Now you know what goes into a cash flow statement but may be wondering how to use it. This document serves multiple purposes. Read on for a more in-depth overview.


A cash flow statement tells you how much cash your business possesses within a set time frame. This allows you to ensure sufficient liquidity to maintain daily operations and take care of tasks like paying employees or suppliers. Without enough cash on hand, you risk having to put your business on pause.

Changes in Assets

Additionally, you can use your cash flow statement to quickly see changes in current assets. Assets are any item of value that your company owns. This could include land, buildings, equipment, and intellectual property. Concrete examples include cash, inventory, tools and technology needed to run your business, and accounts receivable.

Changes in Liabilities

You can also use your cash flow statement to track changes in current liabilities. Liabilities refer to any debts your company has (simply put, anything that detracts from your business's value). Examples include mortgages, unpaid bills, bank loans, and IOUs (for example, if you've promised a customer a refund). Salaries and wages payable are also liabilities.

Changes in Equity

Equity tells you what's left after you subtract your liabilities from your assets. This is your business's net worth. If your business is a partnership or sole proprietorship, equity is usually referred to as "owners' equity" on the balance sheet. For corporations, you'll see this referred to as "shareholders' equity."

Cash Flow Predictions

You can also use your cash flow statement to predict future cash flow, allowing you to plan for upcoming business liquidity. This allows you to make smart long-term business planning decisions. For example, if you're thinking of expanding and need to invest in a larger property, your cash flow predictions will let you know if it's feasible.

What Is an Example of a Statement of Cash Flow?

There are two methods to figuring out your business cash flow — the direct method versus the indirect method. Both approaches are acceptable; however, small businesses are generally advised to use the indirect method. Below, we explain the difference and provide you with an example of a statement of cash flow.

Direct Method

With the direct method, you record cash flow as it comes in and goes out of your business. At the end of the month, you use that information to prepare your cash flow statement. With this approach, you have to create a cash receipt for every transaction.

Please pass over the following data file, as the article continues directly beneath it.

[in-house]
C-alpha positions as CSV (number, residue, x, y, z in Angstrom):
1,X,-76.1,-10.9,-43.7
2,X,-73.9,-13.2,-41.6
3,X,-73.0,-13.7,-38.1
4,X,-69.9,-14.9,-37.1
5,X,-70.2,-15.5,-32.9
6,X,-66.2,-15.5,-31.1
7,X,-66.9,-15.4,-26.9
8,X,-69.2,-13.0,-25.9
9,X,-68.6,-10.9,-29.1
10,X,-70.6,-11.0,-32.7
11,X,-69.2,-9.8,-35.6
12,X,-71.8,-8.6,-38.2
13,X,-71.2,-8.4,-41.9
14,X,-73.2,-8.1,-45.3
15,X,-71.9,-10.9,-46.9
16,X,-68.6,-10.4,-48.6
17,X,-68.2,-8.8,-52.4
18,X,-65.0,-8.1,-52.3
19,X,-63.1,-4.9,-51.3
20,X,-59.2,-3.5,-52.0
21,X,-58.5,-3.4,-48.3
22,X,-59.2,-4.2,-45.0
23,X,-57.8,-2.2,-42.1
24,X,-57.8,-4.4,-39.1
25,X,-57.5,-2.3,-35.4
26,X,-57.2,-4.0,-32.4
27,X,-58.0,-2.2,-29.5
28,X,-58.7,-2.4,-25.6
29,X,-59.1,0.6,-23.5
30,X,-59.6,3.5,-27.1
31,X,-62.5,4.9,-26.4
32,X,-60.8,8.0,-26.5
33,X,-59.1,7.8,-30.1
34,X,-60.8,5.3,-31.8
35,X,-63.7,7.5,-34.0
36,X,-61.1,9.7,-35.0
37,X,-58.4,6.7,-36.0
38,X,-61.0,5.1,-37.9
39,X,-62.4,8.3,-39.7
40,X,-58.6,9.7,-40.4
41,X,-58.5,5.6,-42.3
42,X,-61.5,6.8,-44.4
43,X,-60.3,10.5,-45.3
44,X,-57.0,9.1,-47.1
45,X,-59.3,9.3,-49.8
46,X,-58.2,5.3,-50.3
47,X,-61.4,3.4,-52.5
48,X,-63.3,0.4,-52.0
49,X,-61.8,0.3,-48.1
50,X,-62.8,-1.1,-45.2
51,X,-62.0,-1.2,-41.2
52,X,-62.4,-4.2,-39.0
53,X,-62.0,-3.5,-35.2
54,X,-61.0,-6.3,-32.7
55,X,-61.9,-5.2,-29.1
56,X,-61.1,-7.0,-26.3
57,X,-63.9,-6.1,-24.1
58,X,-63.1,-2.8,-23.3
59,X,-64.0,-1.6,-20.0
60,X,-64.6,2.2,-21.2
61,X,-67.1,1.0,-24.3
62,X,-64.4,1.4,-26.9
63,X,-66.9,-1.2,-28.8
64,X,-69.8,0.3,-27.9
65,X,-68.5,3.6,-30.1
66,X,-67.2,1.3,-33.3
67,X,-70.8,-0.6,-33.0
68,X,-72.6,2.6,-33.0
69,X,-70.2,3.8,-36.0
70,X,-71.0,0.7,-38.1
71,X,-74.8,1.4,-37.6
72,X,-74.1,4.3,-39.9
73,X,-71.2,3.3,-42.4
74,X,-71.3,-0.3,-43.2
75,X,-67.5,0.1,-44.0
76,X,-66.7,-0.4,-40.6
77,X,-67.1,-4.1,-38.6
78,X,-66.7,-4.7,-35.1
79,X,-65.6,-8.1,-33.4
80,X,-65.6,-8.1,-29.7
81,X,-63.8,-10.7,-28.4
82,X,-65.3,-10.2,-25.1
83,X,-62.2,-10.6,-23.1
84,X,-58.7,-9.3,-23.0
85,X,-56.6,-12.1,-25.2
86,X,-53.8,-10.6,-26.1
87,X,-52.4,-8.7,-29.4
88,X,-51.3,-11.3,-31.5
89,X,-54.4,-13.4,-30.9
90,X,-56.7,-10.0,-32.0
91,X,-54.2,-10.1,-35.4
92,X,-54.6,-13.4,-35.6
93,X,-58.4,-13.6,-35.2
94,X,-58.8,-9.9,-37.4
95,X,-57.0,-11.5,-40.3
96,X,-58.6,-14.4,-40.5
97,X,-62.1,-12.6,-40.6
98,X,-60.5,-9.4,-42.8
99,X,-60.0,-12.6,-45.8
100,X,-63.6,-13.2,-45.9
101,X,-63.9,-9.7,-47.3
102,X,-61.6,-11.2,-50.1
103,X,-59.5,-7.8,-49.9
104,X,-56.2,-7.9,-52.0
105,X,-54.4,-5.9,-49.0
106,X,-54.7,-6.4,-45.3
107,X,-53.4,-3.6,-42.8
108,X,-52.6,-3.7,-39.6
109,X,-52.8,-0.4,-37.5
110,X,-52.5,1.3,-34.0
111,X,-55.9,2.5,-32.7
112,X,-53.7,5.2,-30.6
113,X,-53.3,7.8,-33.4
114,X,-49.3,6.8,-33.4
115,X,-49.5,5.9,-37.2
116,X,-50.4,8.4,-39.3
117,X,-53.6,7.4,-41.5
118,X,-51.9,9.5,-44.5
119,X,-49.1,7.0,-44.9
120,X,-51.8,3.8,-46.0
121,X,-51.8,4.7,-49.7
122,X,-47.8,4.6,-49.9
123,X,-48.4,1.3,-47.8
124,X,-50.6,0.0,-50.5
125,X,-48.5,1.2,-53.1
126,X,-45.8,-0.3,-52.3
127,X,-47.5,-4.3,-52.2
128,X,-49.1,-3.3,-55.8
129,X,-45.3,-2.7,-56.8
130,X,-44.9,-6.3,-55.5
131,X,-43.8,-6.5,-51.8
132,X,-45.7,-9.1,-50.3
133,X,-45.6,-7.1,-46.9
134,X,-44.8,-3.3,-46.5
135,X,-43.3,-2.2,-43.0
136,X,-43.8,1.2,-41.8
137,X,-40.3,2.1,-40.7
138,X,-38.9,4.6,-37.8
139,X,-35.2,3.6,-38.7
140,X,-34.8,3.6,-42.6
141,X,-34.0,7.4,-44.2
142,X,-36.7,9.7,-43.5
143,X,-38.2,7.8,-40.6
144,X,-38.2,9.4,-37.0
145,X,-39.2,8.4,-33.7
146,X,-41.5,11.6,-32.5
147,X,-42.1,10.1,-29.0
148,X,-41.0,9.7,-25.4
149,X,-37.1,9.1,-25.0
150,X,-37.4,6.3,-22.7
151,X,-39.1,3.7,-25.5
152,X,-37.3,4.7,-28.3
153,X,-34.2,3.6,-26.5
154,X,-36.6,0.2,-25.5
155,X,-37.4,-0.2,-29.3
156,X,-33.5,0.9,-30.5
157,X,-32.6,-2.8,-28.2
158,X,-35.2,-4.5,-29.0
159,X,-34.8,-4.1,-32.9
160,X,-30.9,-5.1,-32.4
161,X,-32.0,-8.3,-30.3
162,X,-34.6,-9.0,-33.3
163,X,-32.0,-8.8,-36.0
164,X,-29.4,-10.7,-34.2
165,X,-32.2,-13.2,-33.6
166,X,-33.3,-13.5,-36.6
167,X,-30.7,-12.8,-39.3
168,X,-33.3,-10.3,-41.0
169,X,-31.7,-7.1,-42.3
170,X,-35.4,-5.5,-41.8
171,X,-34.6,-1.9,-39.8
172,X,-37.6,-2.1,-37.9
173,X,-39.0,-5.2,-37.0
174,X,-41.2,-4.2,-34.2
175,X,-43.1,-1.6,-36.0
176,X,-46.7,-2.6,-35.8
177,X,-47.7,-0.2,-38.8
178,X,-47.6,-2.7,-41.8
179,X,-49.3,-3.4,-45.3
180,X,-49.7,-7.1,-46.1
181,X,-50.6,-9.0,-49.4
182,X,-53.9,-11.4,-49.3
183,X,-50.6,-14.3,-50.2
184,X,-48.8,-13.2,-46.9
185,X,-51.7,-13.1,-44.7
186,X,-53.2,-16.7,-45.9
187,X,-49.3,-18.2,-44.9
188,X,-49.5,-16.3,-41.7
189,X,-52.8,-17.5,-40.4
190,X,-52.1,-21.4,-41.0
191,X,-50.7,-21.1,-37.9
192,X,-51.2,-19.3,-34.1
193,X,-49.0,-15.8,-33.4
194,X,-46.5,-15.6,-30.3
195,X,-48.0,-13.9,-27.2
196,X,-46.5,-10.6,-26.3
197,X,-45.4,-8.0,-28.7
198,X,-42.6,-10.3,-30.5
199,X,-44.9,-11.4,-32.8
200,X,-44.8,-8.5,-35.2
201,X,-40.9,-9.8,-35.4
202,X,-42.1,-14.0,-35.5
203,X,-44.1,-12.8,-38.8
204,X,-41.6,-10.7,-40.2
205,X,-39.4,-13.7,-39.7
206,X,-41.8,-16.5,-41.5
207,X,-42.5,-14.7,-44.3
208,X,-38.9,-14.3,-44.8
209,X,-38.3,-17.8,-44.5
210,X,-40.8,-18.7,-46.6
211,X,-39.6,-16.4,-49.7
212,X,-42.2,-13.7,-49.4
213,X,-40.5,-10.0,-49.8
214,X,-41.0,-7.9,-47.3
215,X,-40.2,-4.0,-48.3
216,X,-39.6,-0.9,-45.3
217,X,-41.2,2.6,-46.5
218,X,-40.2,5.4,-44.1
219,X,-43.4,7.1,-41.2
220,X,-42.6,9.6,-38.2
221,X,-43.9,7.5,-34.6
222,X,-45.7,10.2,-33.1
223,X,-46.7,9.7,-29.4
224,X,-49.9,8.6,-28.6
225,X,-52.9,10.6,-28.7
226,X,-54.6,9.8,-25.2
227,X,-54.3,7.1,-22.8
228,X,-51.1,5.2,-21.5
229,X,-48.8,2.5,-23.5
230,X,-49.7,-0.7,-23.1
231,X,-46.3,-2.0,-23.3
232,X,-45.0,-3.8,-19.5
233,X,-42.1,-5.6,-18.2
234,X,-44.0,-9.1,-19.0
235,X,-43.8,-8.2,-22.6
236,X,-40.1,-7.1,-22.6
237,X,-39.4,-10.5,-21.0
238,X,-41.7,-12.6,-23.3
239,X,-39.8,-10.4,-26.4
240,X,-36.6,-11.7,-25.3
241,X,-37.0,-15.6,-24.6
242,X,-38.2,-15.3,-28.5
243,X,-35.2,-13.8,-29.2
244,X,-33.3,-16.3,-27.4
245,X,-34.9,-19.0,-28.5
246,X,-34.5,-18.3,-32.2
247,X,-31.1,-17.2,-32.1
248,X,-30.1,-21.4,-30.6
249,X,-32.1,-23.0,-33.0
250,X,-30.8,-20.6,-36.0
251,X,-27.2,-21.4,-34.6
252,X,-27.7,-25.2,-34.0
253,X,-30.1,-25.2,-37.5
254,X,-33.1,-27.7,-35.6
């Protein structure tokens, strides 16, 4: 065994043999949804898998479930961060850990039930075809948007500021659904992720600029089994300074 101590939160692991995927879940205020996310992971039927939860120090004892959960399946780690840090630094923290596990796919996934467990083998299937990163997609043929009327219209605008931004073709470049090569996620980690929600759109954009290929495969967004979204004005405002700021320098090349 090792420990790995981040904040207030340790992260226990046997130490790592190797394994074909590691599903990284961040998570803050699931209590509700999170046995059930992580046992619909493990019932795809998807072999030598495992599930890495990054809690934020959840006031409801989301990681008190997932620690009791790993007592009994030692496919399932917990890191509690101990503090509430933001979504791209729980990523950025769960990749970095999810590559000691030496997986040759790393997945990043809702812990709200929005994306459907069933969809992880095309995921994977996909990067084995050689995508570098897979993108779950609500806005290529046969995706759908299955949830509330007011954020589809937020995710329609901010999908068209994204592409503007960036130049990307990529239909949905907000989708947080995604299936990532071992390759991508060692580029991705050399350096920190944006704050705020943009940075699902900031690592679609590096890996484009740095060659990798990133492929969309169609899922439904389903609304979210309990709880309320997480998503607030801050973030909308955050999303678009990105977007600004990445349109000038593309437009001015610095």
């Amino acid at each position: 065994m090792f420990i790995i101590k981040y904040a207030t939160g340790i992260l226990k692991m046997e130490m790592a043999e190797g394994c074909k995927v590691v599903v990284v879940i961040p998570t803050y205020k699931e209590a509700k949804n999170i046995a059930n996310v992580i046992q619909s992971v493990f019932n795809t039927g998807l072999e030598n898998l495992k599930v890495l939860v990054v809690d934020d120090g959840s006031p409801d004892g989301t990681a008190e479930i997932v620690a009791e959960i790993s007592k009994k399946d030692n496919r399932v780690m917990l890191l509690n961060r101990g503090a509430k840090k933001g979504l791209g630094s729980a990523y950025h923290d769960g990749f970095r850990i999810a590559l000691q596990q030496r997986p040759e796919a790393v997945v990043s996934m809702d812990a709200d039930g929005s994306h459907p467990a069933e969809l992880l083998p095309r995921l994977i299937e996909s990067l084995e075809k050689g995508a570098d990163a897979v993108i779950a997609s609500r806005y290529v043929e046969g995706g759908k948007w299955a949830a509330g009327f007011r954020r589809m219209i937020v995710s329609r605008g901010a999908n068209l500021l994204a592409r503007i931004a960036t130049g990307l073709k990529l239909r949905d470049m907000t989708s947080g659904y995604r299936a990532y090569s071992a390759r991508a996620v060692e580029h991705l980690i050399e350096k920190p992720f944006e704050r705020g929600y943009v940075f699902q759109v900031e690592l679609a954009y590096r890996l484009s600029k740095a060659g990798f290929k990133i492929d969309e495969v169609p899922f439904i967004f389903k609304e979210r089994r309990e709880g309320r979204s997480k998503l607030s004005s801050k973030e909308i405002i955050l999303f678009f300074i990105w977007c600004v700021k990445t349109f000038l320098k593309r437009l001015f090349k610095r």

Indirect Method

With the indirect method, you refer to the transactions on your income statement and use this to pinpoint any transactions that involved the movement of cash in or out of your business. You can tally up all cash transactions to see what your current working capital is. This is simpler than the direct method because it eliminates the need to create and track receipts.

Statement of Cash Flow Example

So, what does a statement of cash flow look like? Here's an example:

Cash Flow Statement for [Your Business Name]
Period: January 2021
All Figures in USD
Net Income 20,000
Additions to Cash
Depreciations 100
Decrease in Accounts Receivable 150
Increase in Accounts Payable 150
Increase in Taxes Payable 200
Subtractions From Cash
Increase in Inventory -300
Net Cash From Operations 20,300
Equipment -5,000
Notes Payable 1,000

Let Skynova Help You With Your Small Business Financial Statements

An accurate cash flow statement helps you monitor your business's financial status and overall success. It can also be used for practical purposes, like financial planning and securing funding from investors.

To create accurate cash flow statements, you need to stay on top of all your cash inflow and outflow. Skynova software can help. Our diverse products — from invoice to purchase order templates — will help you organize and manage your money as a business owner. Find out more.

Notice to the Reader

The content within this article is meant to be used as general guidelines and may not apply to your specific situation. Always consult with a professional accountant for specific advice regarding best practices.